For some 150 years Grand Duchy of Lithuania ruled much of the modern-day Ukraine. These lands still have many tremendous Lithuanian castles that once guarded the boundary of Christian Europe as well as opulent palaces, churches and monasteries funded by the Lithuanian noble families. Olyka has always been known for its independent character. In the middle of the 16th century Olyka received the Magdeburg rights, and by the 19th century it had become one of Volyn’s richest cities.
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Radziwill bastion occupied an area of 2.7 hectares; there are 365 rooms - the number of days in a year. The family managed to thrive in Olyka under each of the shifting regimes (Lithuanians, Poles, Russian Empire).
It is interesting that during its existence the castle withstood all sieges but one. In 1702 the castle was taken by Swedish troops, and in the end of the century lost its strategic purpose, remaining, however, the residence of Radziwill. In 1755, one of the descendants of the founder has upgraded bastion: two-storey clock tower and three-storey palace were built over there.
During Napoleon's invasion of Russia the Russian military hospital moved in and remained there until 1837. An 1840 document refers to the castle as untenanted. In 1883 a campaign of restoration was launched but it was not taken to its conclusion until after the First World War.
The last owner of the castle - Janusz Radziwill - was arrested in 1939 and sent to one of Stalin's camps. Communists placed in the castle the regional psychiatric hospital functioning to this day. The Olyka Castle comprises four residential buildings of unequal height, forming a court in the middle and encircled by a moat. The towers of the original castle have crumbled to the ground, but the network of bastions is still in place. Visitors can freely attend the territory of the castle.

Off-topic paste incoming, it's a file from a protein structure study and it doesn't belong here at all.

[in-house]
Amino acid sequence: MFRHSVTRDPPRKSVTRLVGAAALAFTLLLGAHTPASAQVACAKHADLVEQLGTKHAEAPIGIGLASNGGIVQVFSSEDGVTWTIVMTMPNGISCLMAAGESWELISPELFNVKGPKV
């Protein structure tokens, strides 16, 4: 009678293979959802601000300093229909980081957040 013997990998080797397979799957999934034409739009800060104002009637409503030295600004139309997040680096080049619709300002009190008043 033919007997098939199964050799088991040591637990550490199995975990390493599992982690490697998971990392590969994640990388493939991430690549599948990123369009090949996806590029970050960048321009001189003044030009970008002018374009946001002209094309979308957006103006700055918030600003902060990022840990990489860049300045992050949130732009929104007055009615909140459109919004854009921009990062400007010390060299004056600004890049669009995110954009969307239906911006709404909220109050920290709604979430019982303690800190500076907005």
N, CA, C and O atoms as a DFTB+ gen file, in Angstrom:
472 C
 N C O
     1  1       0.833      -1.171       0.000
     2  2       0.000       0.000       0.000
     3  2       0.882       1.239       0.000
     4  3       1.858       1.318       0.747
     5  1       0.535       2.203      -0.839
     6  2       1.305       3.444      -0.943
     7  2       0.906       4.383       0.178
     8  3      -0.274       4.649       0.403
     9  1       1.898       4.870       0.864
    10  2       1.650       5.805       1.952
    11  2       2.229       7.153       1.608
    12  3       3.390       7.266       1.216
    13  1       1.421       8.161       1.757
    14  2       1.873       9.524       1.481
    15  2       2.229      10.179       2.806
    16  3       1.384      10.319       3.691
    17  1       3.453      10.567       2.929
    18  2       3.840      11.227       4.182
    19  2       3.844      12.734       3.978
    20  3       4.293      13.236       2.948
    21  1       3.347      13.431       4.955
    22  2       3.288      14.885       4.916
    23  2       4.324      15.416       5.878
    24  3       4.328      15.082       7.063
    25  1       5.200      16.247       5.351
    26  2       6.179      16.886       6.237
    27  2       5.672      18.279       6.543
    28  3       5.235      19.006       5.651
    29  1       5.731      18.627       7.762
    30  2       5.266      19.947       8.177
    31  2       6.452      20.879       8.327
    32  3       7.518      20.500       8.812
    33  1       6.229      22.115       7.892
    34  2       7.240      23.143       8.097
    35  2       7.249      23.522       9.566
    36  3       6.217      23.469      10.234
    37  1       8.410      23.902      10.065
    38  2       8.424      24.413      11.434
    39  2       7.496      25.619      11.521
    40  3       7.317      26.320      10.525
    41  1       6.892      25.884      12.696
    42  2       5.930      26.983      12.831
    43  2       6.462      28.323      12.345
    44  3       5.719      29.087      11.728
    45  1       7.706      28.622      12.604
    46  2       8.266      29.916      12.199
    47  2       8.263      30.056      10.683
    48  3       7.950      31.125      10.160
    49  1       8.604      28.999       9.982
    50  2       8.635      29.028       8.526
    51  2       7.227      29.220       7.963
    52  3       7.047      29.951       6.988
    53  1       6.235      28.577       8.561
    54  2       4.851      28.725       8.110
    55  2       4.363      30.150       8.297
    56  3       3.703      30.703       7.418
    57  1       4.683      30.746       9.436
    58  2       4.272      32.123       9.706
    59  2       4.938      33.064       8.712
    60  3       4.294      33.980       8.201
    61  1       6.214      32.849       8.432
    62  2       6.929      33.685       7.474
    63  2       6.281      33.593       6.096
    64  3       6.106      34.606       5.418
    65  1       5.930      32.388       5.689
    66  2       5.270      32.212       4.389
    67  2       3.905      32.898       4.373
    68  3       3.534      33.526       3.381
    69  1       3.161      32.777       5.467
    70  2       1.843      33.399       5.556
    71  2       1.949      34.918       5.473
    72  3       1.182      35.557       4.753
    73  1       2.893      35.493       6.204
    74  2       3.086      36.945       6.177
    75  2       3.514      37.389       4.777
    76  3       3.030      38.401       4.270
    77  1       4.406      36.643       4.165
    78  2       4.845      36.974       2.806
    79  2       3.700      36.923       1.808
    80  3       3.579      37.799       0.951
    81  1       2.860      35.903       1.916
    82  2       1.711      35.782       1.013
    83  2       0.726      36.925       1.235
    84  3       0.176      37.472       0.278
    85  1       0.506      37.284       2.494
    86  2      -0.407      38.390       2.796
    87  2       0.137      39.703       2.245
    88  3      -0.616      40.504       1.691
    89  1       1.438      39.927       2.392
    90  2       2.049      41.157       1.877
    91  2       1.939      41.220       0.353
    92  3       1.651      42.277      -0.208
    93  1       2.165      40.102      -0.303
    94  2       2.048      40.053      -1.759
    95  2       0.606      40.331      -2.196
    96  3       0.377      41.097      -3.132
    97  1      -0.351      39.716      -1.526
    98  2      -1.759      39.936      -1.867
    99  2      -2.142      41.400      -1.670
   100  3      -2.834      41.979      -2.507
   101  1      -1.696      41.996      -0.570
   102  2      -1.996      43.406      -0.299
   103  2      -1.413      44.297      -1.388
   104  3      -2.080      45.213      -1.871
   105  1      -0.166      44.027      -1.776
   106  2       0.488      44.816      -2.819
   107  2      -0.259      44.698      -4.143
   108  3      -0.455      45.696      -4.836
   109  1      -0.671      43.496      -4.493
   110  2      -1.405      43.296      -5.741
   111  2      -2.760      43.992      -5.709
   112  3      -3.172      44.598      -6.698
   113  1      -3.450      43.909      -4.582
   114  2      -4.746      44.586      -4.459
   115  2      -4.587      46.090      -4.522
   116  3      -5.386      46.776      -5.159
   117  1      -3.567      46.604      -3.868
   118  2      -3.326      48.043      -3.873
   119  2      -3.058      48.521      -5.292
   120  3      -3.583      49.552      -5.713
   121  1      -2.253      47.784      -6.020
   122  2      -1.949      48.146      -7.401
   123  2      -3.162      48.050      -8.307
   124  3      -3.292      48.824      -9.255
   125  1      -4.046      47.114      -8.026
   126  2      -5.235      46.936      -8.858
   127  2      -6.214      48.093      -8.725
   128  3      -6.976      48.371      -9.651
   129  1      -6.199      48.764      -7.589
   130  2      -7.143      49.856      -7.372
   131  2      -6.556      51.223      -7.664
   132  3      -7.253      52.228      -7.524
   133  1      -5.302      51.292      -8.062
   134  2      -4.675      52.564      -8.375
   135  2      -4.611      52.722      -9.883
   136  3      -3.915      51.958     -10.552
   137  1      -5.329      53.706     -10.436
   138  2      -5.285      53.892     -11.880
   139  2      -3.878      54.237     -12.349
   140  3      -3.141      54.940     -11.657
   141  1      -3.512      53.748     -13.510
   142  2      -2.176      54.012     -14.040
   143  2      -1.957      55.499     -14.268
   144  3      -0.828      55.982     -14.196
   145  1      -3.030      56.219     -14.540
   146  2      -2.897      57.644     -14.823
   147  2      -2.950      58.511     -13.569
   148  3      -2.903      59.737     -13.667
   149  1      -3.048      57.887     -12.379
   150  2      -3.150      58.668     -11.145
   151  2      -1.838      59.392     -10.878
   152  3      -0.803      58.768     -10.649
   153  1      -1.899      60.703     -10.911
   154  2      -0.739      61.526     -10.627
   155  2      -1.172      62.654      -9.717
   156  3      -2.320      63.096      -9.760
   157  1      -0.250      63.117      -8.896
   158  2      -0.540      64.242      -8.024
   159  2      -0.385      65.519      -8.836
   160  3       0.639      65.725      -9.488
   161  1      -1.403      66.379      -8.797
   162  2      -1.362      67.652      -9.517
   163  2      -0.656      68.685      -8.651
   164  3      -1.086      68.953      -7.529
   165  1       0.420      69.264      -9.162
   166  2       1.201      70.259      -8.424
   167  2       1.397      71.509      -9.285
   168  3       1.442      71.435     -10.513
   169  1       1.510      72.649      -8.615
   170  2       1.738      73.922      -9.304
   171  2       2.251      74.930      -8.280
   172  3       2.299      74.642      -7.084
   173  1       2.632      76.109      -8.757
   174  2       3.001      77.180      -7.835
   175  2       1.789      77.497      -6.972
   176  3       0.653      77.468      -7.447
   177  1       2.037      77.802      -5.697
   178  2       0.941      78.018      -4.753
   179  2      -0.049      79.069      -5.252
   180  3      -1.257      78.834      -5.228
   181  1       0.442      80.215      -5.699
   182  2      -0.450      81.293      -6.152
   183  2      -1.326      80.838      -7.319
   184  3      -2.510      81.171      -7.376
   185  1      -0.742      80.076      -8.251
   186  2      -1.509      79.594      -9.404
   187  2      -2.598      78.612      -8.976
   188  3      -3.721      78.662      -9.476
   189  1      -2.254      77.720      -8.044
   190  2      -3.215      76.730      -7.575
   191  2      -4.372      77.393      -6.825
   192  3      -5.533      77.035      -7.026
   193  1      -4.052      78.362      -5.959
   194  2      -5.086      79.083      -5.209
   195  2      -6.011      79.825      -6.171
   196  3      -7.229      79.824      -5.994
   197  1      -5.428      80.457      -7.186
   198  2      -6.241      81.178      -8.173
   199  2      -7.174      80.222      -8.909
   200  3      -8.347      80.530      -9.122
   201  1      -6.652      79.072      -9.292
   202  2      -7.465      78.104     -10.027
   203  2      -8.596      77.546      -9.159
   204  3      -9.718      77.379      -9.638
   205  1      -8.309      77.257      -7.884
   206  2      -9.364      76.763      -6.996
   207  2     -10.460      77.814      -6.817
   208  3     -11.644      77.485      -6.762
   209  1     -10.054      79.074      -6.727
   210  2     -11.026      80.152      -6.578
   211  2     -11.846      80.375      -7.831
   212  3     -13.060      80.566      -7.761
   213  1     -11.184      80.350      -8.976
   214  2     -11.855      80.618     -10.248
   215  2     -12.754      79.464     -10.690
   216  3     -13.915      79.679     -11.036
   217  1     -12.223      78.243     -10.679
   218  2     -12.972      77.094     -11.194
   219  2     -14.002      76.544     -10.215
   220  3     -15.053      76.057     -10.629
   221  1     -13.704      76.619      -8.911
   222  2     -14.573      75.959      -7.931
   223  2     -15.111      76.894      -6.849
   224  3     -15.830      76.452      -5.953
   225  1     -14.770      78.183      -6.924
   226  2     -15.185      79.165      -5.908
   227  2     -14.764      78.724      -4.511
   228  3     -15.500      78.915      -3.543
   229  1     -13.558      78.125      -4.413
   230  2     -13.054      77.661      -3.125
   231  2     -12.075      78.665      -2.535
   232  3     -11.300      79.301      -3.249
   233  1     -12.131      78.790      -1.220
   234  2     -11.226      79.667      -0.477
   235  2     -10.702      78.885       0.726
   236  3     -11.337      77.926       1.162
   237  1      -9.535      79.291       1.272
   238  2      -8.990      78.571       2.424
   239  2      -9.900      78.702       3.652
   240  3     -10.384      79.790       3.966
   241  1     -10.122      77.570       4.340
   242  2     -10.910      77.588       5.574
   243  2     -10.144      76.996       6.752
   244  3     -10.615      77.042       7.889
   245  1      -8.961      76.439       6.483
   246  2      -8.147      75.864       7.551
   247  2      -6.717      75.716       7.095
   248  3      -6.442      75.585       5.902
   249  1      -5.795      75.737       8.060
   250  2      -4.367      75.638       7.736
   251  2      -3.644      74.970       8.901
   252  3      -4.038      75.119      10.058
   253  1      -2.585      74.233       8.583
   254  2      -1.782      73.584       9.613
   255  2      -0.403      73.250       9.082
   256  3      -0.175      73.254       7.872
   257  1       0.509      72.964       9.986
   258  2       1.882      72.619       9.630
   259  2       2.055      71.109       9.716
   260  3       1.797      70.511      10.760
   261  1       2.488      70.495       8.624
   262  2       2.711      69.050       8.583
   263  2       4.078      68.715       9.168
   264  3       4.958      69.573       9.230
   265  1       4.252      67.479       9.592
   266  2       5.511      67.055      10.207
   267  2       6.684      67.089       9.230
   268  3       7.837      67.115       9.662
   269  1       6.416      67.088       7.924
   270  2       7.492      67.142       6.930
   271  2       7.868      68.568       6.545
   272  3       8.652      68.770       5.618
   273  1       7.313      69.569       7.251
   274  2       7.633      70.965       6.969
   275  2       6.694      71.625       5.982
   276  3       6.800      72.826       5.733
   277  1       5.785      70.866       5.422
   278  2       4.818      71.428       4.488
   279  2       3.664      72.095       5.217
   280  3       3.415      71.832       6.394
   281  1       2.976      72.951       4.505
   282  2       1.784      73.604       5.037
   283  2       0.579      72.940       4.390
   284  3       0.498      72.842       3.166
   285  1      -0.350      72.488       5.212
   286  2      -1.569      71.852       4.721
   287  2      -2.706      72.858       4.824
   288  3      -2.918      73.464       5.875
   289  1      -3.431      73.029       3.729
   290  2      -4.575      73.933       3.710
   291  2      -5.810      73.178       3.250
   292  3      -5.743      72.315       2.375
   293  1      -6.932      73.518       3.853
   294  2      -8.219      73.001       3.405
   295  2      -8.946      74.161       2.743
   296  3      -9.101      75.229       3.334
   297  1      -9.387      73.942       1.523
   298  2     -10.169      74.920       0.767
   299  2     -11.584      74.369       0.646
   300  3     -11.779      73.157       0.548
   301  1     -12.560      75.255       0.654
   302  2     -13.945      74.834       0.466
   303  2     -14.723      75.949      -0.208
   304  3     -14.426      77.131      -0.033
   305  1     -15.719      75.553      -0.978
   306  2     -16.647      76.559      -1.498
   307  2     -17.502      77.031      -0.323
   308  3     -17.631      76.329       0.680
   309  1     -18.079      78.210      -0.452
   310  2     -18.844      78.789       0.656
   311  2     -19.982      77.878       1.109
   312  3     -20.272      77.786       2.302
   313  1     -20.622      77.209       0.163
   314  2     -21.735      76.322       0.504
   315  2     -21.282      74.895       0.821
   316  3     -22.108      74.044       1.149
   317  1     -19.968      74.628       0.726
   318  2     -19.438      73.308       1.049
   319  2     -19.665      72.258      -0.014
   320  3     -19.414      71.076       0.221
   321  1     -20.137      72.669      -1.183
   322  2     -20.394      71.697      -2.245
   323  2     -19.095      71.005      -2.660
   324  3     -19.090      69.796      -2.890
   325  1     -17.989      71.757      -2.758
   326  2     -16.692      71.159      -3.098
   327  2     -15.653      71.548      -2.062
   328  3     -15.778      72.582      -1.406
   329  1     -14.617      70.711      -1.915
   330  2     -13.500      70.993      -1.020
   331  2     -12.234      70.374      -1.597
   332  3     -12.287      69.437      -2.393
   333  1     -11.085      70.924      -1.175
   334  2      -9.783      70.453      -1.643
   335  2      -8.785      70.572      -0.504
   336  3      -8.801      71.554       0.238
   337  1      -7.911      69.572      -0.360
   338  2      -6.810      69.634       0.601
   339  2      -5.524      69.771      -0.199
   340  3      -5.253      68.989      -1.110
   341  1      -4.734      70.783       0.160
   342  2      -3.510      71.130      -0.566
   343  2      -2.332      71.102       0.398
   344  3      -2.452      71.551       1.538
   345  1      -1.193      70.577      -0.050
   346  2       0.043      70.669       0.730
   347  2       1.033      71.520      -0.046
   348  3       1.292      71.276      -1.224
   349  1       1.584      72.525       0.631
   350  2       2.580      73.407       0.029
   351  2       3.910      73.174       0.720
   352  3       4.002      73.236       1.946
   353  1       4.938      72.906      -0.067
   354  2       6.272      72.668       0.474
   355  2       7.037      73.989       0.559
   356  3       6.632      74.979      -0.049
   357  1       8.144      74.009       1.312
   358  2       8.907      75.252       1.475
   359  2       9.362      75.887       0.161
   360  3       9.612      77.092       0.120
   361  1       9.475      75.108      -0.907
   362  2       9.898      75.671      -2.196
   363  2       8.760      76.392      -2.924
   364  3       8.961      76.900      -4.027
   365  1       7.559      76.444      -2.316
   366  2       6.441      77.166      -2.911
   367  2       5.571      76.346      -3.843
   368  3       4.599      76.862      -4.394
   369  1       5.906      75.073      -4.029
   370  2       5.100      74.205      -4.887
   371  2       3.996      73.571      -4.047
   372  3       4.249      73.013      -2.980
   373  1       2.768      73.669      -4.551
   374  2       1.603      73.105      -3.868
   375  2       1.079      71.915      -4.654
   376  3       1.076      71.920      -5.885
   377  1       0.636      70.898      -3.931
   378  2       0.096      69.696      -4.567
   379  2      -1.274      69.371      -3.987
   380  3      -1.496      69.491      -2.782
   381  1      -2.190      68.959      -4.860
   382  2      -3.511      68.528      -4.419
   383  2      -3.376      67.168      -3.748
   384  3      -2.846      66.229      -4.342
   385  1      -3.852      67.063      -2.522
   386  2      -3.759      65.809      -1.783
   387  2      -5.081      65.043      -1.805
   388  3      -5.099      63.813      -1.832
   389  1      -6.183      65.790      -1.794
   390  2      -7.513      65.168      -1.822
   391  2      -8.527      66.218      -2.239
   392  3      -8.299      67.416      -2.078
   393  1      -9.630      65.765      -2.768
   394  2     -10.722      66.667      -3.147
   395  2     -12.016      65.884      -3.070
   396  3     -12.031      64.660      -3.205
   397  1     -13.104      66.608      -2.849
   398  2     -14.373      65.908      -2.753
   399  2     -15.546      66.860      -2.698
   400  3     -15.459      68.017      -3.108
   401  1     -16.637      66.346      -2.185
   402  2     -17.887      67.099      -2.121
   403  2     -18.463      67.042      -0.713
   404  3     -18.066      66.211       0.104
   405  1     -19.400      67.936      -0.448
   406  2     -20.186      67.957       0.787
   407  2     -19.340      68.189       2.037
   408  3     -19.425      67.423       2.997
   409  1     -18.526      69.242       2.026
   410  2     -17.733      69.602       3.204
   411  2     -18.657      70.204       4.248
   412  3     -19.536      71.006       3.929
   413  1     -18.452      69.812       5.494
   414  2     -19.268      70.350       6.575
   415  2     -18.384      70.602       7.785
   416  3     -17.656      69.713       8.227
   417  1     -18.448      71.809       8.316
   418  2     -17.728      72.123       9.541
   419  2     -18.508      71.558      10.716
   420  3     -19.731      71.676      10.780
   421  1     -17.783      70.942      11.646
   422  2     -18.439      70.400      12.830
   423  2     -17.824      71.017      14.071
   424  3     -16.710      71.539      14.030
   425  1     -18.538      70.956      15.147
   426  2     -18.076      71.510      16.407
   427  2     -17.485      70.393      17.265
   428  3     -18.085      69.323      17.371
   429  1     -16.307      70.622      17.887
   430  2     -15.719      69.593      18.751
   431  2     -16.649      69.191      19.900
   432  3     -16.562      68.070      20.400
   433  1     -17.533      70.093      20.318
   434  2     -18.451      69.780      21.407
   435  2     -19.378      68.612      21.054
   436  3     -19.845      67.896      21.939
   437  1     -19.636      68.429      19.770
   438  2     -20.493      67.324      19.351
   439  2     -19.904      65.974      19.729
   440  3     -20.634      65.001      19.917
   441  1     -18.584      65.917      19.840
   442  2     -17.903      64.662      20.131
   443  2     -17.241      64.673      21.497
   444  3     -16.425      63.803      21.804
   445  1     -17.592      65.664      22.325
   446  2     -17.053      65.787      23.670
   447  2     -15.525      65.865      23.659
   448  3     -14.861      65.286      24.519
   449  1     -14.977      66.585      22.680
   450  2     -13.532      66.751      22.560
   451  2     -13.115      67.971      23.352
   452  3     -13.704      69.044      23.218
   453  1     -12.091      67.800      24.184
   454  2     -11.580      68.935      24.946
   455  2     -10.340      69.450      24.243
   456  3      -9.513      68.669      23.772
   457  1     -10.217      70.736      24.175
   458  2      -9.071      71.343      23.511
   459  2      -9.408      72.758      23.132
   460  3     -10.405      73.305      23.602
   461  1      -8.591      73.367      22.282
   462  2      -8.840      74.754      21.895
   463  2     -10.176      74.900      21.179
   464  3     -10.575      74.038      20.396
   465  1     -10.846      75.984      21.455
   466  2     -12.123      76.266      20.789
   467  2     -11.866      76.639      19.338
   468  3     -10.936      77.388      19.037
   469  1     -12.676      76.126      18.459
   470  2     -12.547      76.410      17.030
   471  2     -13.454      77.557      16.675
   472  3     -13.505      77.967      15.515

Other buildings of the castle complex include the 17th-century gateway, two-storey clock tower, and two Catholic churches that have survived: the Collegiate Church of the Holy Trinity (1635–1640), an imposing baroque structure, and Saint Peter and Paul Church which is even older, dating to Lithuanian era and is an elaborate replica of Il Gesu in Rome.
Today Radziwill’s era is also reminded by a picturesque cobbled road to the town which is surrounded by trees that once provided a shade to the arriving horse riders.
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These days Olyka is a sleepy Ukrainian town with population between 1-5K people. Not many tourists come here as Radziwill Castle needs so much work to be done in order to restore it to even the fracture of its former glory. However, in case you happened to be in the area, this is a great destination for a day trip.
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